A hunter who had his face literally ripped off by a bear has had it rebuilt by surgeons, in a period spanning the last 12 months.
60-year-old hunter, Lee Brooke, was approaching an elk he’d just shot, when a 30-stone female bear attacked him from behind.
The bear knocked him unconscious and ravaged his face, tearing off his nose and lip.
Despite being blinded by blood, Brooke managed to reach for a knife and stabbed the bear in the head, several times.
Brooke told Fox31 news:
I don’t know that I would have been brave enough to stab her if I could see her? I had to lean in to stab her in the head. So I was this close to her nose.
Shocked by his attack the bear retreated leaving Brooke badly hurt and bleeding, but still alive.
Not knowing whether he’d live or die, Brooke desperately screamed for help and his cries were eventually answered by his brother-in-law, George Neal.
They retrieved Brooke’s severed nose and lip before heading down the mountain to call for help.
Brooke was rushed to hospital where doctors placed him in a month-long, medically induced coma, at the Swedish Burn and Reconstructive Unit, in Colorado.
Thankfully, after hours of surgery, doctors managed to save Brooke and preserved part of his nose by using blood from his arm to feed the facial feature.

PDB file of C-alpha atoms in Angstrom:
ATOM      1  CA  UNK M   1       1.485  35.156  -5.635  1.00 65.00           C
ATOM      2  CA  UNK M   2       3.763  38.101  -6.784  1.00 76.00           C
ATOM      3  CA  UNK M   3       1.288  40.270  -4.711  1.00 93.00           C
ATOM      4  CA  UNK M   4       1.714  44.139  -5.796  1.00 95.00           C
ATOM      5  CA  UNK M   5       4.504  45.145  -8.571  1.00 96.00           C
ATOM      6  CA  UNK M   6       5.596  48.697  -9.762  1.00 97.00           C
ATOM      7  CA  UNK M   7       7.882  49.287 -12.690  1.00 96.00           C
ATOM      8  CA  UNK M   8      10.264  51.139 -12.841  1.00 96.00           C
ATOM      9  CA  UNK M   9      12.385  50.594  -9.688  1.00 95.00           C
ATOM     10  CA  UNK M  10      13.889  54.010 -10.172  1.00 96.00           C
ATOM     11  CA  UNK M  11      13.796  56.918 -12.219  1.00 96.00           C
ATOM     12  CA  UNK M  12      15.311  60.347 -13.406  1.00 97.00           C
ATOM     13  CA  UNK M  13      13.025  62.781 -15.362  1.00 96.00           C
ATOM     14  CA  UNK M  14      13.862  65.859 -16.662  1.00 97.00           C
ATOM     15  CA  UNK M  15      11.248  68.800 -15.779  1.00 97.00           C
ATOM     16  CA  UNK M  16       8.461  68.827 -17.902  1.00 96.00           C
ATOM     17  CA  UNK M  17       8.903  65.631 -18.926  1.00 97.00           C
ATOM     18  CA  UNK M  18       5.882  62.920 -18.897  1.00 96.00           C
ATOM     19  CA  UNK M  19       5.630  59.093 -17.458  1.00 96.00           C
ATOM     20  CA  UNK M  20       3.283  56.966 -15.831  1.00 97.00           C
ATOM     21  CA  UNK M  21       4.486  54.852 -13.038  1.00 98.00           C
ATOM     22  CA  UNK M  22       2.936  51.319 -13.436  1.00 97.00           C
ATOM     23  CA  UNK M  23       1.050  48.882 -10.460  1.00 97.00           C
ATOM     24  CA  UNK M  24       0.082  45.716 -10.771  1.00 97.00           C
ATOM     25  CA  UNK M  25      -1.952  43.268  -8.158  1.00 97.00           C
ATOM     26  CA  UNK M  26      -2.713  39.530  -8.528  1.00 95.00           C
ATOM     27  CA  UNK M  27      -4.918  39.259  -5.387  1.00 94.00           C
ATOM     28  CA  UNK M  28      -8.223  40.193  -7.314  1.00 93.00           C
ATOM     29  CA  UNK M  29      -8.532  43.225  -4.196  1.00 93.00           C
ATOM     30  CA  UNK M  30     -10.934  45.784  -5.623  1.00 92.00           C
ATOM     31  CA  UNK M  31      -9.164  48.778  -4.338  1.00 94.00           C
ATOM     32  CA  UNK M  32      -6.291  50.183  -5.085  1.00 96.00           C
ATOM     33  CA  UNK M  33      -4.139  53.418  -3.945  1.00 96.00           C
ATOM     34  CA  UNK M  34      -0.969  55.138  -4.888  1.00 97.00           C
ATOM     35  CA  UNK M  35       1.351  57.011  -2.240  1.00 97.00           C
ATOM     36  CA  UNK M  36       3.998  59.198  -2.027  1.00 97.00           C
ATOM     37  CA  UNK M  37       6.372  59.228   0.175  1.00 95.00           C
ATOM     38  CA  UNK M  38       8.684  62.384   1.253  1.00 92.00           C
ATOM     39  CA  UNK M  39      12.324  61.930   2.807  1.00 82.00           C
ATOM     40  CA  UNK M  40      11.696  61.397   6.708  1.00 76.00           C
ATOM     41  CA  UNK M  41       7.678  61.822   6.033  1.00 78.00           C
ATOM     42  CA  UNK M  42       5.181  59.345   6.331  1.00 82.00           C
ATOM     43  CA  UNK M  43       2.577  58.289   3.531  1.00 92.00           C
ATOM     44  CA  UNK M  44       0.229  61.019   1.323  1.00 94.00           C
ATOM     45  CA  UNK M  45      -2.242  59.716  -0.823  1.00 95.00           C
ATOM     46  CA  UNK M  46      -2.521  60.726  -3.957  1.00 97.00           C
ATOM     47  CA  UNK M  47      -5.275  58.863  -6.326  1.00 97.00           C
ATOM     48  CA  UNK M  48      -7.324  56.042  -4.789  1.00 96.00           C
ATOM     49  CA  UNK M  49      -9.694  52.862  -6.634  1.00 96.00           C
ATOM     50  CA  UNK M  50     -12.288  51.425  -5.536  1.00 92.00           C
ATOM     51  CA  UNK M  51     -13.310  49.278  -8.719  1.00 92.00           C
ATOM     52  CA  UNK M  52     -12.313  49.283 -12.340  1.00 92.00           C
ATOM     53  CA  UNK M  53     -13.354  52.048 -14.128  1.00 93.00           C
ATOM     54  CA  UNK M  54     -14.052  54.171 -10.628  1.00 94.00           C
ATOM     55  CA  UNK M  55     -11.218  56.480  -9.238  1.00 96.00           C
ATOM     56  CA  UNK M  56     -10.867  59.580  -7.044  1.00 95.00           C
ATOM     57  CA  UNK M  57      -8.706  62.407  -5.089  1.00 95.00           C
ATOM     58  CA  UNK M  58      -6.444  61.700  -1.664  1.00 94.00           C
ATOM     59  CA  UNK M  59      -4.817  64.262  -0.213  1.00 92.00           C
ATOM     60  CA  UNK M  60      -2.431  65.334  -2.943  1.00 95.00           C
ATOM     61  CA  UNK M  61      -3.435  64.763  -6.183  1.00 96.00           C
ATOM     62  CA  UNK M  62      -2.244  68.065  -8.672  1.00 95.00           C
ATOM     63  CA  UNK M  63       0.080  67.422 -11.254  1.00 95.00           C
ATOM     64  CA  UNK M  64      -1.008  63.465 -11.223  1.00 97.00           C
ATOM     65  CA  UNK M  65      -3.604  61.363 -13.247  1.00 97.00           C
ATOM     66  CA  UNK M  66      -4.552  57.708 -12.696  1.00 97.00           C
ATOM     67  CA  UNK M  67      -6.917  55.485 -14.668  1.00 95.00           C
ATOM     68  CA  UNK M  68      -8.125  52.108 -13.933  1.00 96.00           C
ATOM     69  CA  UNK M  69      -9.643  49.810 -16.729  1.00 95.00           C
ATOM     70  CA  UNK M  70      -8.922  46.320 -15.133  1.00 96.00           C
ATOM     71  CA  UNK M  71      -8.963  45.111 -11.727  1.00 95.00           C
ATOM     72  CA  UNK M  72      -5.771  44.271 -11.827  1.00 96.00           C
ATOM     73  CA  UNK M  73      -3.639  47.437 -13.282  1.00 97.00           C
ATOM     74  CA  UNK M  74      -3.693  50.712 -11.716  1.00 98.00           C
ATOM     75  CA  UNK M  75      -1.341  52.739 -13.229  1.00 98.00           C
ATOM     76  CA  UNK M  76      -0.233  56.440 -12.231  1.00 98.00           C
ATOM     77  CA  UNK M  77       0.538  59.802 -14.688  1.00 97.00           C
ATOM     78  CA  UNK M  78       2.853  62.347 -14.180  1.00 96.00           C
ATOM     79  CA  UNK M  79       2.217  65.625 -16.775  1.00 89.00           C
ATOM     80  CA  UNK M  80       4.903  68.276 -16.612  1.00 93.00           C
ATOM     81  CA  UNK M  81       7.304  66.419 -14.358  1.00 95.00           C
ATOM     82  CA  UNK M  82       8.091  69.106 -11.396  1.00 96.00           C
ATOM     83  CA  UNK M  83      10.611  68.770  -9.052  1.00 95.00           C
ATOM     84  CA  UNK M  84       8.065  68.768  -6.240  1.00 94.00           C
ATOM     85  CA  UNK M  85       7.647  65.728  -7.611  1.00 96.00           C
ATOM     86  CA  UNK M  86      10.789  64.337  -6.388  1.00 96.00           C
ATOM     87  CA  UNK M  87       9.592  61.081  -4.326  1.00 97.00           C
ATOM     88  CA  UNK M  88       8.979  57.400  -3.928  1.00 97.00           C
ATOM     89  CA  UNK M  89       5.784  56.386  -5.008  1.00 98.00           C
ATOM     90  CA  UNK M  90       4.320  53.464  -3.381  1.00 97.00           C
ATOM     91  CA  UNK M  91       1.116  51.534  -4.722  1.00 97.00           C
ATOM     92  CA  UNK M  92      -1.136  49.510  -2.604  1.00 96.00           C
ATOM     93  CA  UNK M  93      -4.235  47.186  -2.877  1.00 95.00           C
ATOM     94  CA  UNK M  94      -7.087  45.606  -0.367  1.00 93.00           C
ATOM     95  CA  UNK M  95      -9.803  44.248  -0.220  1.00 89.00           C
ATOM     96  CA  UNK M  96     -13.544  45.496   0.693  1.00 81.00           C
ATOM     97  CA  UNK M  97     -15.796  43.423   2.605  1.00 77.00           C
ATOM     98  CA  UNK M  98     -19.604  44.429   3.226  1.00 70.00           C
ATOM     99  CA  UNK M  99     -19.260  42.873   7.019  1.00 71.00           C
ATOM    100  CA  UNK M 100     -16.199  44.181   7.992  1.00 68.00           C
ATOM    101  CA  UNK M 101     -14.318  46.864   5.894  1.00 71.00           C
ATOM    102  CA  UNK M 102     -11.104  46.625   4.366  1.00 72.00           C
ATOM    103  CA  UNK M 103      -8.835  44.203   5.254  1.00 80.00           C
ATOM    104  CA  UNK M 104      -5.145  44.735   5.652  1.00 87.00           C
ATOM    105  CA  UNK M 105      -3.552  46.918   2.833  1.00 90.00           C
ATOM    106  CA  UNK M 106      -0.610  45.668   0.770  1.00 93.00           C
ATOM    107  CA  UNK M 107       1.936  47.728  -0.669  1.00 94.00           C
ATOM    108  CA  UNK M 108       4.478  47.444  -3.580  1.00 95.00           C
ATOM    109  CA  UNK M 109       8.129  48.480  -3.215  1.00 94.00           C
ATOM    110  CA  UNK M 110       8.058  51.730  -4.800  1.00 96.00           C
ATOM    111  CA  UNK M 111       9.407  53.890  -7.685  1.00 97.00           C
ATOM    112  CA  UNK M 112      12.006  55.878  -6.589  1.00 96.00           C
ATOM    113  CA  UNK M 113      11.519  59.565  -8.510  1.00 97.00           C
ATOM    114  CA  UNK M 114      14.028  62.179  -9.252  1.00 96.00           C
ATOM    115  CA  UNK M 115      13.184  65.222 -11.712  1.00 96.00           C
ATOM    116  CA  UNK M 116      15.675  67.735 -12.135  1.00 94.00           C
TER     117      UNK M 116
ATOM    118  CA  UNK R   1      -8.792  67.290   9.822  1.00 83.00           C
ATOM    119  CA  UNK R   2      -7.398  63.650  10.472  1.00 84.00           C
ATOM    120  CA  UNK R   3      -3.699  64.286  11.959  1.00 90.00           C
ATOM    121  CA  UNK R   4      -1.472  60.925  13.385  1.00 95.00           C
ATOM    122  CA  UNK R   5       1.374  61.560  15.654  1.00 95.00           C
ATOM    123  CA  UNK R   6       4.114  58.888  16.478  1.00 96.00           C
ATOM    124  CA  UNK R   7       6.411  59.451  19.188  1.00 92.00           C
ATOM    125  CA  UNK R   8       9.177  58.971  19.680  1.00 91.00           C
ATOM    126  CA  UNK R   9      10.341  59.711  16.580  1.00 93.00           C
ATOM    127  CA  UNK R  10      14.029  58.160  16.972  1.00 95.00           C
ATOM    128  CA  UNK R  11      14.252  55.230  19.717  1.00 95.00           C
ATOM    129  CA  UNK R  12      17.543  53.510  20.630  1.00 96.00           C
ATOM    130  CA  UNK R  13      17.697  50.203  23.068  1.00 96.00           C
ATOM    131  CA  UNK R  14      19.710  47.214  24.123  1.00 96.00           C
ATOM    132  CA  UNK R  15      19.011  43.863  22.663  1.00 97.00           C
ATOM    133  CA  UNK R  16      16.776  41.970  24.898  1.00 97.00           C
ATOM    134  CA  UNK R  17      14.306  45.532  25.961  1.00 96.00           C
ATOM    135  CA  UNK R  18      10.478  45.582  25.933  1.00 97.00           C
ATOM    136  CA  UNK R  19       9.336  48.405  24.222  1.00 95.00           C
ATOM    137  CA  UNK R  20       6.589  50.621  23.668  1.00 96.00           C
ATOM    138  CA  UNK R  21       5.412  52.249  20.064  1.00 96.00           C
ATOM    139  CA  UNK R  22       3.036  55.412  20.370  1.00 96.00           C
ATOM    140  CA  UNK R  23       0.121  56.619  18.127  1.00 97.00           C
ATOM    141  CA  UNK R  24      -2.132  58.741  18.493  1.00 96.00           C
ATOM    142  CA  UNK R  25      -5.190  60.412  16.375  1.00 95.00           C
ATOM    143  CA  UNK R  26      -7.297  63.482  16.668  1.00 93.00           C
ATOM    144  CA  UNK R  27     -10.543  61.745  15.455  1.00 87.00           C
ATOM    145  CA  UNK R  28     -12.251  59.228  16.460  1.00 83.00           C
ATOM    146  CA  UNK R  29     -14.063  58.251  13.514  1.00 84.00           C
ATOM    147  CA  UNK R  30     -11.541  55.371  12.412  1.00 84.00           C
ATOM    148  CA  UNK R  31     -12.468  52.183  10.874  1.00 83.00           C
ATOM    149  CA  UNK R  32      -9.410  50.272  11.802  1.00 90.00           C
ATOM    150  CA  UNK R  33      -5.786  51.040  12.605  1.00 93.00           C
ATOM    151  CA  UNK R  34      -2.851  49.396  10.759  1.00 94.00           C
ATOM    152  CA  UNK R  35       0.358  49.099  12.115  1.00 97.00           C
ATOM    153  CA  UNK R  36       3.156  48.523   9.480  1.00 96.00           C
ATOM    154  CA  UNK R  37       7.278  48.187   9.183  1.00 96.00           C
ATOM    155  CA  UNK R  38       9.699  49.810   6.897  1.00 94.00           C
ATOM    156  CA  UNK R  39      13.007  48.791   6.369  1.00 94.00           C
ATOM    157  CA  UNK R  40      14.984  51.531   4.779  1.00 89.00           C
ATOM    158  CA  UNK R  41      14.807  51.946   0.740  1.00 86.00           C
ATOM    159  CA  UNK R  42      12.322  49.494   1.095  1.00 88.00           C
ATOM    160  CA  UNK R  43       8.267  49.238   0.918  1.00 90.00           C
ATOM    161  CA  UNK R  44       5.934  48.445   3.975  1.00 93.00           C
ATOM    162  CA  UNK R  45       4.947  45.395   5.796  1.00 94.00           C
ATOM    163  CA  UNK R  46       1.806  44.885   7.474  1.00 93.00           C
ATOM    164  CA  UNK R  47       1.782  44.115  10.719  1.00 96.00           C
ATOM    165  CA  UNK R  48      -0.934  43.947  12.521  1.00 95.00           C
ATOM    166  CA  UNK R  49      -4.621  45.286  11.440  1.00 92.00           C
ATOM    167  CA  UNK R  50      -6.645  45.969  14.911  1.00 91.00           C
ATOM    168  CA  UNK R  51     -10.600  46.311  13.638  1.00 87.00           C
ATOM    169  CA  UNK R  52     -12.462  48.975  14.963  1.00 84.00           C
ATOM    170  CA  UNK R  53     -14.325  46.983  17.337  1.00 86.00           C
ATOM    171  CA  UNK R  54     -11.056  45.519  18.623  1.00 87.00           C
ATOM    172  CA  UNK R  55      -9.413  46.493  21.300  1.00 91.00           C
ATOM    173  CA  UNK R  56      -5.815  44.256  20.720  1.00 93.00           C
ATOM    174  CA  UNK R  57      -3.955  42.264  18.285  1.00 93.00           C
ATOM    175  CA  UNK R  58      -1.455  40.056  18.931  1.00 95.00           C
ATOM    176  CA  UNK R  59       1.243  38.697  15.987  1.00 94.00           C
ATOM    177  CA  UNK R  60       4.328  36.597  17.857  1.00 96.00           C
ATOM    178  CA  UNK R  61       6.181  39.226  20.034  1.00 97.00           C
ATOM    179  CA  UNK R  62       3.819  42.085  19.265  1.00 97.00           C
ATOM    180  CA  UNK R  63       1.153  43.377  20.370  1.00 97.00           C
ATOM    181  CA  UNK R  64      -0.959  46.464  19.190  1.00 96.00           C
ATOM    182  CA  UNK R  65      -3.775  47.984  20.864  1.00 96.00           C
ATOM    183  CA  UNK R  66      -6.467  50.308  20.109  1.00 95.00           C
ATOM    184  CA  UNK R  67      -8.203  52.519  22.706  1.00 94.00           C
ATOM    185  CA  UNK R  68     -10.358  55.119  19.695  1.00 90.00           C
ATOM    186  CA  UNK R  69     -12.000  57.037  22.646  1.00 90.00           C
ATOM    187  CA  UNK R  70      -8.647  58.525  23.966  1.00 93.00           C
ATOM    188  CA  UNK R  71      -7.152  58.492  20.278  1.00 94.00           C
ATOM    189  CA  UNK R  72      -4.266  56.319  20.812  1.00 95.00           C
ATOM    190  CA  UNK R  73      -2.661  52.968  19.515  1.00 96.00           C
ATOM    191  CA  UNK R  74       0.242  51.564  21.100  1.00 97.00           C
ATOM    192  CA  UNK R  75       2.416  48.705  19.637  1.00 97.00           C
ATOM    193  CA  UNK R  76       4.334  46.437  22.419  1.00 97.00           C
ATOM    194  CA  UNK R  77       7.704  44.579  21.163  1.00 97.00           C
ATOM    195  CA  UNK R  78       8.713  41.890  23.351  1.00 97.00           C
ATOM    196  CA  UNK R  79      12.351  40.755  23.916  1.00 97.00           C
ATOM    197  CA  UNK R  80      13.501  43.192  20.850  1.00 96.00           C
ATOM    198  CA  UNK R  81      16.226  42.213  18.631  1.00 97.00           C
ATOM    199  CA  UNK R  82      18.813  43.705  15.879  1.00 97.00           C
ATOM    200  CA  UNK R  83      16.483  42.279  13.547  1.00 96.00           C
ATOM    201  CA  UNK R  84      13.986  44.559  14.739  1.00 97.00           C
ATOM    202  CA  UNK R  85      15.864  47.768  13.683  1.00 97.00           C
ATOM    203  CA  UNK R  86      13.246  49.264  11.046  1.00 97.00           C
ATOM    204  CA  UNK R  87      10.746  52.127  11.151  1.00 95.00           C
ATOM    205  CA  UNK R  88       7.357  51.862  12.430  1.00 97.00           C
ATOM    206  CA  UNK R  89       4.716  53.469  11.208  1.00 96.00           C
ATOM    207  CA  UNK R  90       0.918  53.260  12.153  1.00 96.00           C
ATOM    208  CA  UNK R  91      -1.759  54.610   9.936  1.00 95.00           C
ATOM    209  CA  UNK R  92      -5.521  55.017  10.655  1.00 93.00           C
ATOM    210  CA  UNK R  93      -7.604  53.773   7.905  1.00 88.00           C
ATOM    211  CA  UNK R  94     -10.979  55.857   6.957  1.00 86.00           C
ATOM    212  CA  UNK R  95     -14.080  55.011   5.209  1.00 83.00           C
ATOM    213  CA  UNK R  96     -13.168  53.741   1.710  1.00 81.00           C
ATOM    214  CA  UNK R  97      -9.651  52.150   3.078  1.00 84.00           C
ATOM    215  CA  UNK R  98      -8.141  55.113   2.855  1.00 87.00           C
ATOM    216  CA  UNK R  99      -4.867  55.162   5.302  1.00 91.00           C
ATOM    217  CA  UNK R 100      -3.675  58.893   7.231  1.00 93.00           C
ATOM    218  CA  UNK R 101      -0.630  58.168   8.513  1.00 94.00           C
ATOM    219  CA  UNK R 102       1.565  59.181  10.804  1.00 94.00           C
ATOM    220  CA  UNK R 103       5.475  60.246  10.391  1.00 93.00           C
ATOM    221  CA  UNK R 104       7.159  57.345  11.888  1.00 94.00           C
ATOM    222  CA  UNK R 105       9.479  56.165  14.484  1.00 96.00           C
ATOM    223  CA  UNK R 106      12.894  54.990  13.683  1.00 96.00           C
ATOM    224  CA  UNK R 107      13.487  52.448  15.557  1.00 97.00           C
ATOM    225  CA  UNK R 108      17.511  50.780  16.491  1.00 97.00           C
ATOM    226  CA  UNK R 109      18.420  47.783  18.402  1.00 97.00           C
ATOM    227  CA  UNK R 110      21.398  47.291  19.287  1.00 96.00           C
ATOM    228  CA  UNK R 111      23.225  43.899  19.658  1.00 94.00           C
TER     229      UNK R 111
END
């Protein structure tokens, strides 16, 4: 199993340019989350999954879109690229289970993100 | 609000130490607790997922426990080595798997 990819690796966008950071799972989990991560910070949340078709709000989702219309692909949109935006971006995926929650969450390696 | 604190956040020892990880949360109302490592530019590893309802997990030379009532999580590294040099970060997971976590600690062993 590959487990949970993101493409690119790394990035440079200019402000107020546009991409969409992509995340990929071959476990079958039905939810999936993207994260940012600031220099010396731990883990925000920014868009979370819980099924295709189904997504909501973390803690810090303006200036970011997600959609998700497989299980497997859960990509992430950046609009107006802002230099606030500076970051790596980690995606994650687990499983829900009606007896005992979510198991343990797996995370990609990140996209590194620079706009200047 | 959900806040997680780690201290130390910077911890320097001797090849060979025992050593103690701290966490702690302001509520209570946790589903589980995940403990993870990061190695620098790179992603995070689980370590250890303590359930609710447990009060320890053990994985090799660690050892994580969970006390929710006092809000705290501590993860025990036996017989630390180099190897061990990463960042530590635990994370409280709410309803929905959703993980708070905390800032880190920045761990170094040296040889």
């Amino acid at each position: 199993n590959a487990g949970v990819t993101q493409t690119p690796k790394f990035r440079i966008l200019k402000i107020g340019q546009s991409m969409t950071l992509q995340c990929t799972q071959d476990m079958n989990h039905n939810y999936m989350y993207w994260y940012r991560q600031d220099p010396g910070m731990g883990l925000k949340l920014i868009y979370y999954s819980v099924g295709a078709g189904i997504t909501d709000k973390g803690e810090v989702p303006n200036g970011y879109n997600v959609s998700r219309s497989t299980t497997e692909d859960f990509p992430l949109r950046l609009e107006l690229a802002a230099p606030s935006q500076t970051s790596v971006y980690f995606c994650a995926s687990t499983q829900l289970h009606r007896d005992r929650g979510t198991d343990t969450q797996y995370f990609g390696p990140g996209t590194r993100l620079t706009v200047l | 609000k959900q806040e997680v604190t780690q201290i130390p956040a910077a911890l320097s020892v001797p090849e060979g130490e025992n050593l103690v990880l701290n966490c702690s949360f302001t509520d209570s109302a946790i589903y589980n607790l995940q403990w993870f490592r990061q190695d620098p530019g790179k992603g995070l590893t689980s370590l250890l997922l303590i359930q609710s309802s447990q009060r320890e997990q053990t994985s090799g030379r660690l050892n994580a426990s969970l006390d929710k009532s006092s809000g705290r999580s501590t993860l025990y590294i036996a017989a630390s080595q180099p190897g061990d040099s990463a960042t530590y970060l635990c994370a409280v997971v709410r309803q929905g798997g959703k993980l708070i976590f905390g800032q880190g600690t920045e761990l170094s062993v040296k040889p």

Doctors hope to use what was left after the bear’s attack, to rebuild Brooke’s face.
Following the attack, Brooke spent three months undergoing skin grafts and complicated surgeries, to reconstruct his face.
The skin and bone used to rebuild his face mostly came from his right leg and many metal plates were embedded into his head.
After his surgeries Brooke spent two months in rehab, exercising, learning how to eat again and overcoming the physiological trauma of the attack.
His surgeon Lily Daniali told Fox News:
We didn’t just fix his body, we really wanted to make sure that he recovered mentally.
Brooke can no longer control tears. A good portion of his face is gone. He depends on a tracheal tube to tell his story.
Doctors claim Brooke will be back in Colorado after Christmas to start a series of reconstructive surgeries, which again, could take another year to complete.
Neighbours have been helping Brooke and his wife pay their medical bills.
More of a concept than a journalist, Tom Percival was forged in the bowels of Salford University from which he emerged grasping a Masters in journalism.
Since then his rise has been described by himself as ‘meteoric’ rising to the esteemed rank of Social Editor at UNILAD as well as working at the BBC, Manchester Evening News, and ITV.
He credits his success to three core techniques, name repetition, personality mirroring, and never breaking off a handshake.